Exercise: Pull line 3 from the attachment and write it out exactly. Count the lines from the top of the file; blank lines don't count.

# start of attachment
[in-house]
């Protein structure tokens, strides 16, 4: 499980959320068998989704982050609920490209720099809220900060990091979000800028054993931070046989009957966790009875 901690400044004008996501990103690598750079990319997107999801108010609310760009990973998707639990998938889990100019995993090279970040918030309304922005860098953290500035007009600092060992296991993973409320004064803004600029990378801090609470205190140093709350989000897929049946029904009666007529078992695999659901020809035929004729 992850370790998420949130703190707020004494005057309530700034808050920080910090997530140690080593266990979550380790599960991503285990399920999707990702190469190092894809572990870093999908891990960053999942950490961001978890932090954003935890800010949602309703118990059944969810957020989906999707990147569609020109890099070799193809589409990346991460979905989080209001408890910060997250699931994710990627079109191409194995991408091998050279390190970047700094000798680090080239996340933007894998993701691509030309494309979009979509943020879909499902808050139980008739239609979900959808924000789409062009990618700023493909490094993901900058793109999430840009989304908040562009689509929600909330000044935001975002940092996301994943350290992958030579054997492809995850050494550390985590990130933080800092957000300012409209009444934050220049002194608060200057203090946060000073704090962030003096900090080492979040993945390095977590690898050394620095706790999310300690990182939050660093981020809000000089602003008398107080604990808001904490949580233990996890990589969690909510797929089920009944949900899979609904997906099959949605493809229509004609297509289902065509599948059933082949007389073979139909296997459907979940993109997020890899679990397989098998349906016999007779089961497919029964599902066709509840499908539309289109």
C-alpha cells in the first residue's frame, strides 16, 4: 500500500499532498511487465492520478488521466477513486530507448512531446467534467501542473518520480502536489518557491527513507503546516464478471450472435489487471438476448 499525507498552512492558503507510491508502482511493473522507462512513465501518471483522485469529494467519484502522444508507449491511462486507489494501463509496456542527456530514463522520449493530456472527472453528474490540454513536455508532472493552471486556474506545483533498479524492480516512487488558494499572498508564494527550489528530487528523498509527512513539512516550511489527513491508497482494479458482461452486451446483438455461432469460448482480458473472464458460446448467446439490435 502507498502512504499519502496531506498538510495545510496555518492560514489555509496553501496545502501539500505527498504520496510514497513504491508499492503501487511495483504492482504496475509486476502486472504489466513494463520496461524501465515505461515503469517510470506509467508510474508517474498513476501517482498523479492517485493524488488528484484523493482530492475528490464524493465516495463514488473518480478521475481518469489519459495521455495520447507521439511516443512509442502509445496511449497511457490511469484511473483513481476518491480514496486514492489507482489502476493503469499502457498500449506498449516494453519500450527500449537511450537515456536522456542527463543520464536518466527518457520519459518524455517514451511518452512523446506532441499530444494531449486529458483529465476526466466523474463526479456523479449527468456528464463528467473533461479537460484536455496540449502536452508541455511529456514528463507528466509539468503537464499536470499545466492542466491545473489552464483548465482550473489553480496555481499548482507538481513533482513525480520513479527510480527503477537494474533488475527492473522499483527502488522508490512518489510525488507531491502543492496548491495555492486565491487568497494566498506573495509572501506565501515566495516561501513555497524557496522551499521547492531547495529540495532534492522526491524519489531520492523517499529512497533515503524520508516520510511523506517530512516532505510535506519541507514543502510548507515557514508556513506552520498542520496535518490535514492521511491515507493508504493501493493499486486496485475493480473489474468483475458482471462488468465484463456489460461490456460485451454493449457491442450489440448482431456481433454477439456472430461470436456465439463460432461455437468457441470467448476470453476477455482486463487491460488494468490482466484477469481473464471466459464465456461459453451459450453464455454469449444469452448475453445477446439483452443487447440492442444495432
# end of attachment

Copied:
C-alpha cells in the first residue's frame, strides 16, 4: 500500500499532498511487465492520478488521466477513486530507448512531446467534467501542473518520480502536489518557491527513507503546516464478471450472435489487471438476448 499525507498552512492558503507510491508502482511493473522507462512513465501518471483522485469529494467519484502522444508507449491511462486507489494501463509496456542527456530514463522520449493530456472527472453528474490540454513536455508532472493552471486556474506545483533498479524492480516512487488558494499572498508564494527550489528530487528523498509527512513539512516550511489527513491508497482494479458482461452486451446483438455461432469460448482480458473472464458460446448467446439490435 502507498502512504499519502496531506498538510495545510496555518492560514489555509496553501496545502501539500505527498504520496510514497513504491508499492503501487511495483504492482504496475509486476502486472504489466513494463520496461524501465515505461515503469517510470506509467508510474508517474498513476501517482498523479492517485493524488488528484484523493482530492475528490464524493465516495463514488473518480478521475481518469489519459495521455495520447507521439511516443512509442502509445496511449497511457490511469484511473483513481476518491480514496486514492489507482489502476493503469499502457498500449506498449516494453519500450527500449537511450537515456536522456542527463543520464536518466527518457520519459518524455517514451511518452512523446506532441499530444494531449486529458483529465476526466466523474463526479456523479449527468456528464463528467473533461479537460484536455496540449502536452508541455511529456514528463507528466509539468503537464499536470499545466492542466491545473489552464483548465482550473489553480496555481499548482507538481513533482513525480520513479527510480527503477537494474533488475527492473522499483527502488522508490512518489510525488507531491502543492496548491495555492486565491487568497494566498506573495509572501506565501515566495516561501513555497524557496522551499521547492531547495529540495532534492522526491524519489531520492523517499529512497533515503524520508516520510511523506517530512516532505510535506519541507514543502510548507515557514508556513506552520498542520496535518490535514492521511491515507493508504493501493493499486486496485475493480473489474468483475458482471462488468465484463456489460461490456460485451454493449457491442450489440448482431456481433454477439456472430461470436456465439463460432461455437468457441470467448476470453476477455482486463487491460488494468490482466484477469481473464471466459464465456461459453451459450453464455454469449444469452448475453445477446439483452443487447440492442444495432